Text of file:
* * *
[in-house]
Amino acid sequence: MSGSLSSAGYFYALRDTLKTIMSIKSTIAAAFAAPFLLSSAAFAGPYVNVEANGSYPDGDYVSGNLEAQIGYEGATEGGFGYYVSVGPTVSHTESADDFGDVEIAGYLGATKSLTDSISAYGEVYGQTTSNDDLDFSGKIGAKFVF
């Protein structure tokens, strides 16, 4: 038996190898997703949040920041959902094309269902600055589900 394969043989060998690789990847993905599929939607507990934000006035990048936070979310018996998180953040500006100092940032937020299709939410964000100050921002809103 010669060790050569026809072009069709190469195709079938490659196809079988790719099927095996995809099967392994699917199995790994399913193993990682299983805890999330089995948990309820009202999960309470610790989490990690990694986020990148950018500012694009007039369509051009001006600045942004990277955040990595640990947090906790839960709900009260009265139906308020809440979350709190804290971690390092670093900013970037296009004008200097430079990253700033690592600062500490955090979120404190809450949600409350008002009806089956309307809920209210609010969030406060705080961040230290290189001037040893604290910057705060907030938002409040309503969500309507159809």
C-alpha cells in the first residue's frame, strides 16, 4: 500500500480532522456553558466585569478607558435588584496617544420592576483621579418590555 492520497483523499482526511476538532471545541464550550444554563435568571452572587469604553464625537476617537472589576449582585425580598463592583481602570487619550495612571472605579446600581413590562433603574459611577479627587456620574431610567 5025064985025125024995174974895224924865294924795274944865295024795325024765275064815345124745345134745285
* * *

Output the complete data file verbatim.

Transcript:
[in-house]
Amino acid sequence: MSGSLSSAGYFYALRDTLKTIMSIKSTIAAAFAAPFLLSSAAFAGPYVNVEANGSYPDGDYVSGNLEAQIGYEGATEGGFGYYVSVGPTVSHTESADDFGDVEIAGYLGATKSLTDSISAYGEVYGQTTSNDDLDFSGKIGAKFVF
């Protein structure tokens, strides 16, 4: 038996190898997703949040920041959902094309269902600055589900 394969043989060998690789990847993905599929939607507990934000006035990048936070979310018996998180953040500006100092940032937020299709939410964000100050921002809103 010669060790050569026809072009069709190469195709079938490659196809079988790719099927095996995809099967392994699917199995790994399913193993990682299983805890999330089995948990309820009202999960309470610790989490990690990694986020990148950018500012694009007039369509051009001006600045942004990277955040990595640990947090906790839960709900009260009265139906308020809440979350709190804290971690390092670093900013970037296009004008200097430079990253700033690592600062500490955090979120404190809450949600409350008002009806089956309307809920209210609010969030406060705080961040230290290189001037040893604290910057705060907030938002409040309503969500309507159809």
C-alpha cells in the first residue's frame, strides 16, 4: 500500500480532522456553558466585569478607558435588584496617544420592576483621579418590555 492520497483523499482526511476538532471545541464550550444554563435568571452572587469604553464625537476617537472589576449582585425580598463592583481602570487619550495612571472605579446600581413590562433603574459611577479627587456620574431610567 5025064985025125024995174974895224924865294924795274944865295024795325024765275064815345124745345134745285